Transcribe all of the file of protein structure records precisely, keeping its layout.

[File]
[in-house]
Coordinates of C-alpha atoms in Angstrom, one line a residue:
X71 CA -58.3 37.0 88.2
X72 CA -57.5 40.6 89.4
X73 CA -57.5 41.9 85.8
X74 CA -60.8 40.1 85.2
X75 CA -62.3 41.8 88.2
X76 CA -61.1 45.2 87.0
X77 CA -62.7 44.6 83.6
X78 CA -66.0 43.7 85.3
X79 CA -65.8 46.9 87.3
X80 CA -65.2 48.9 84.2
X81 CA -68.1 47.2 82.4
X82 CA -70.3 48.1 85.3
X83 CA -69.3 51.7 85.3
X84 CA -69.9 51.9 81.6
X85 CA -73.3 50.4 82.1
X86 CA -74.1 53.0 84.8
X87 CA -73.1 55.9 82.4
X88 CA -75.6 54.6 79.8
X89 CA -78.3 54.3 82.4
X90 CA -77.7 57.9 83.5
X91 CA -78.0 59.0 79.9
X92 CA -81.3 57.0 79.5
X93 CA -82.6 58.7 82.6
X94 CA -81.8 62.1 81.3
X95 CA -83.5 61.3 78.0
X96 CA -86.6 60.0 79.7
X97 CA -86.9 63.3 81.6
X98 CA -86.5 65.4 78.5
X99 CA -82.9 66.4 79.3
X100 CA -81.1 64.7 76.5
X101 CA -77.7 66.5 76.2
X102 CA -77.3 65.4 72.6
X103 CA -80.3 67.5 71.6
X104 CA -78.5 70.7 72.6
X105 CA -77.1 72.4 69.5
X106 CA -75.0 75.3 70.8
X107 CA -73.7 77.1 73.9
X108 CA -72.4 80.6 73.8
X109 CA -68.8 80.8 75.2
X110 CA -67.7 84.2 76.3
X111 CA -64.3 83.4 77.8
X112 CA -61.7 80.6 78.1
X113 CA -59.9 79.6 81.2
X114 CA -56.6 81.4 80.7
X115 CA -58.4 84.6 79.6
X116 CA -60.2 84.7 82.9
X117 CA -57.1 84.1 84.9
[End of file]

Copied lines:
[in-house]
Coordinates of C-alpha atoms in Angstrom, one line a residue:
X71 CA -58.3 37.0 88.2
X72 CA -57.5 40.6 89.4
X73 CA -57.5 41.9 85.8
X74 CA -60.8 40.1 85.2
X75 CA -62.3 41.8 88.2
X76 CA -61.1 45.2 87.0
X77 CA -62.7 44.6 83.6
X78 CA -66.0 43.7 85.3
X79 CA -65.8 46.9 87.3
X80 CA -65.2 48.9 84.2
X81 CA -68.1 47.2 82.4
X82 CA -70.3 48.1 85.3
X83 CA -69.3 51.7 85.3
X84 CA -69.9 51.9 81.6
X85 CA -73.3 50.4 82.1
X86 CA -74.1 53.0 84.8
X87 CA -73.1 55.9 82.4
X88 CA -75.6 54.6 79.8
X89 CA -78.3 54.3 82.4
X90 CA -77.7 57.9 83.5
X91 CA -78.0 59.0 79.9
X92 CA -81.3 57.0 79.5
X93 CA -82.6 58.7 82.6
X94 CA -81.8 62.1 81.3
X95 CA -83.5 61.3 78.0
X96 CA -86.6 60.0 79.7
X97 CA -86.9 63.3 81.6
X98 CA -86.5 65.4 78.5
X99 CA -82.9 66.4 79.3
X100 CA -81.1 64.7 76.5
X101 CA -77.7 66.5 76.2
X102 CA -77.3 65.4 72.6
X103 CA -80.3 67.5 71.6
X104 CA -78.5 70.7 72.6
X105 CA -77.1 72.4 69.5
X106 CA -75.0 75.3 70.8
X107 CA -73.7 77.1 73.9
X108 CA -72.4 80.6 73.8
X109 CA -68.8 80.8 75.2
X110 CA -67.7 84.2 76.3
X111 CA -64.3 83.4 77.8
X112 CA -61.7 80.6 78.1
X113 CA -59.9 79.6 81.2
X114 CA -56.6 81.4 80.7
X115 CA -58.4 84.6 79.6
X116 CA -60.2 84.7 82.9
X117 CA -57.1 84.1 84.9